Welcome to the Holy Women, Holy Men blog! We invite you to read about this commemoration, use the collect and lessons in prayer, whether individually or in corporate worship, then tell us what you think. For more information about this project, click here.
About this commemoration
The Gospel first came to the northern English in 627, when King Edwin of Northumbria was converted by missionaries from Canterbury. Edwin’s death in battle in 632 was followed by a severe pagan reaction. A year later, Edwin’s exiled nephew Oswald gained the kingdom, and proceeded at once to restore the Christian mission.
During his exile, Oswald had lived at Columba’s monastery of Iona, where he had been converted and baptized. Hence he sent to Iona, rather than to Canterbury, for missionaries. The head of the new mission was a gentle monk named Aidan, who centered his work on Lindisfarne, an island off the northeast coast of England. Aidan and his companions restored Christianity in Northumbria and extended the mission through the midlands as far south as London.
Aidan died at Bamborough, on August 31, 651. Bede said of him: “He neither sought nor loved anything of this world, but delighted in distributing immediately to the poor whatever was given him by kings or rich men of the world. He traversed both town and country on foot, never on horseback, unless compelled by some urgent necessity. Wherever in his way he saw any, either rich or poor, he invited them, if pagans, to embrace the mystery of the faith; or if they were believers, to strengthen them in the faith and stir them up by words and actions to alms and good works.”
Cuthbert was the most popular saint of the pre-Conquest Anglo- Saxon Church. He was born about 625. In response to a vision of the death of Aidan of Lindisfarne, Cuthbert entered religious life and was formed in the austere traditions of Celtic monasticism. He was Prior of Melrose Abbey from 651-664 and was then Prior of Lindisfarne. Made Bishop of Hexham in 684, Cuthbert continued to live in Lindisfarne. He died at his hermitage on March 20, 687.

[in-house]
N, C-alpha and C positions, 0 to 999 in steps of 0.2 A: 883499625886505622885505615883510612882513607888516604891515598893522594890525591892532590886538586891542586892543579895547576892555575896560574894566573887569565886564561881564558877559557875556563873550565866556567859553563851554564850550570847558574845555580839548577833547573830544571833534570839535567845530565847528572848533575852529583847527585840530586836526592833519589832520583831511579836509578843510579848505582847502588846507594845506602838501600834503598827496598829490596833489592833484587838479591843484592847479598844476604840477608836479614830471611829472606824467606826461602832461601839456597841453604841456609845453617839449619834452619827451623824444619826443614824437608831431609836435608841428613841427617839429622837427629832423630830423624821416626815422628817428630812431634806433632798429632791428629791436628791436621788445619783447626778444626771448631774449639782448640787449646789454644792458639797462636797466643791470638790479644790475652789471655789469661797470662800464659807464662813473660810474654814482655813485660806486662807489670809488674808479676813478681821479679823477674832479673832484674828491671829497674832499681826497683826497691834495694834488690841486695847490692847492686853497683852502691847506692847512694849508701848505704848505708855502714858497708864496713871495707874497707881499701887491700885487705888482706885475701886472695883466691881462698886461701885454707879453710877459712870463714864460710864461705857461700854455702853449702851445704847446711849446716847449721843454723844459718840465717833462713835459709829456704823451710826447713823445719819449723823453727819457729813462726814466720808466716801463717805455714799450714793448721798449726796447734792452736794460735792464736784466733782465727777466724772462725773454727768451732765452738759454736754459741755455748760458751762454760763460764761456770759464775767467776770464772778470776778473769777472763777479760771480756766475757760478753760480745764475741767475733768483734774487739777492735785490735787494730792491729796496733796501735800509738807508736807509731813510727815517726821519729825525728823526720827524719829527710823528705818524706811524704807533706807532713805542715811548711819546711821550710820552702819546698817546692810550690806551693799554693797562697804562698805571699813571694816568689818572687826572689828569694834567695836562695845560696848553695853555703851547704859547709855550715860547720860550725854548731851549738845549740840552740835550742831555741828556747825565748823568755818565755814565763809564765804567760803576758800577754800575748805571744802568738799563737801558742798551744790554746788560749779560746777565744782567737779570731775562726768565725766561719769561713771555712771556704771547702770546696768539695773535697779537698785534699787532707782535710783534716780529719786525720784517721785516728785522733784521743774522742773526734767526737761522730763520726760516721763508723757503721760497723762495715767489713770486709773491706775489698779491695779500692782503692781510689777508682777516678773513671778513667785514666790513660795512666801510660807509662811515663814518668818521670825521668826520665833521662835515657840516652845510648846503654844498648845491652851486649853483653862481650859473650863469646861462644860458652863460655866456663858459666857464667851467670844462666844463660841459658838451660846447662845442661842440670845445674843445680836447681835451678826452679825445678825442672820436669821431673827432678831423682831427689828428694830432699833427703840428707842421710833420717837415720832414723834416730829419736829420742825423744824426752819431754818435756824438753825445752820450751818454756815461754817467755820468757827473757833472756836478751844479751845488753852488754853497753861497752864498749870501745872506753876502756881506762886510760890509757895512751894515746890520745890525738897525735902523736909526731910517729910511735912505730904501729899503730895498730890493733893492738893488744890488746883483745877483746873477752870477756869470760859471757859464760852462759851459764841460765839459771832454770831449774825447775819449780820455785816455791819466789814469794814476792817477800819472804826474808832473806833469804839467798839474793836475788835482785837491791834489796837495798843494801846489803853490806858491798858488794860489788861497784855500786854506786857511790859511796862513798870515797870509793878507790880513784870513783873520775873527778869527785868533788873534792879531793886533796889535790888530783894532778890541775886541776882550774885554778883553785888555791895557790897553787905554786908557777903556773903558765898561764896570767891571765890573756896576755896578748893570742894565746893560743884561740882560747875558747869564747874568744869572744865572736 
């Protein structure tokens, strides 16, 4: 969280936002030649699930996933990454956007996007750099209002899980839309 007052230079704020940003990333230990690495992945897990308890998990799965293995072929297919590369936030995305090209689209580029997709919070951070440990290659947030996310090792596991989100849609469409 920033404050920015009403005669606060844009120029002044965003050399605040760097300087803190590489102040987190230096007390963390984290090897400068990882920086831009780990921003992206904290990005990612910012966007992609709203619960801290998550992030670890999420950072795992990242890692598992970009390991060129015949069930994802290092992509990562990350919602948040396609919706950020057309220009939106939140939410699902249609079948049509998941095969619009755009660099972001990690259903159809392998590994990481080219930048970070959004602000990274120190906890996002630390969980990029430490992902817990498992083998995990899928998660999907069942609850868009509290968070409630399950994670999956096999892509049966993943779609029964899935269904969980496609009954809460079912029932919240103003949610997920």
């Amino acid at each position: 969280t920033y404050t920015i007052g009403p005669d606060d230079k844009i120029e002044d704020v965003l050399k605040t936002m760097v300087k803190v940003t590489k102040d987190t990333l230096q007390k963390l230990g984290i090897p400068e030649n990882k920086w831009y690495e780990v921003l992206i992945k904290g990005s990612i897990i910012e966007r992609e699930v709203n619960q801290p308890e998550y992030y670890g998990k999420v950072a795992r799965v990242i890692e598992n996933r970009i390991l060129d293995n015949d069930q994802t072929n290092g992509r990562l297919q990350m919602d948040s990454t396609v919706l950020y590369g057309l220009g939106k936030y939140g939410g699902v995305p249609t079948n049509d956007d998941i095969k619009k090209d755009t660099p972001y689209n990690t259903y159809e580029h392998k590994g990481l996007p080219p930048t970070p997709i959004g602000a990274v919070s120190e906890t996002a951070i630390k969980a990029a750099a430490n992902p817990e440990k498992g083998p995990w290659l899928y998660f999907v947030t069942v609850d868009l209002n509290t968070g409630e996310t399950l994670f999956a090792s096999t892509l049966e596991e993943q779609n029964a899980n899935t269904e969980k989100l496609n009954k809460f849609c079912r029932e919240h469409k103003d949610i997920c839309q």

Cuthbert accepted the decisions of the Synod of Whitby in 663 that brought the usages of the English Church in line with Roman practice. He was, therefore, a “healer of the breach” that threatened to divide the church into Celtic and Roman factions.
Collect of the Day
Everliving God, you called your servants Aidan and Cuthbert to proclaim the Gospel in northern England and gave them loving hearts and gentle spirits: Grant us grace to live as they did, in simplicity, humility and love for the poor; through Jesus Christ, who came among us as one who serves, and who lives and reigns with you and the Holy Spirit, one God, now and for ever. Amen.
Psalm 104: 32–35
Preface of Apostles
We invite your reflections about this commemoration and its suitability for the official calendar and worship of The Episcopal Church. How did this person’s life witness to the Gospel? How does this person inspire us in Christian life today?
To post a comment, your first and last name and email address are required. Your name will be published; your email address will not. The first time you post, a moderator will need to approve your submission; after that, your comments will appear instantly.
From Holy, Women, Holy Men: Celebrating the Saints © 2010 by The Church Pension Fund. Used by permission.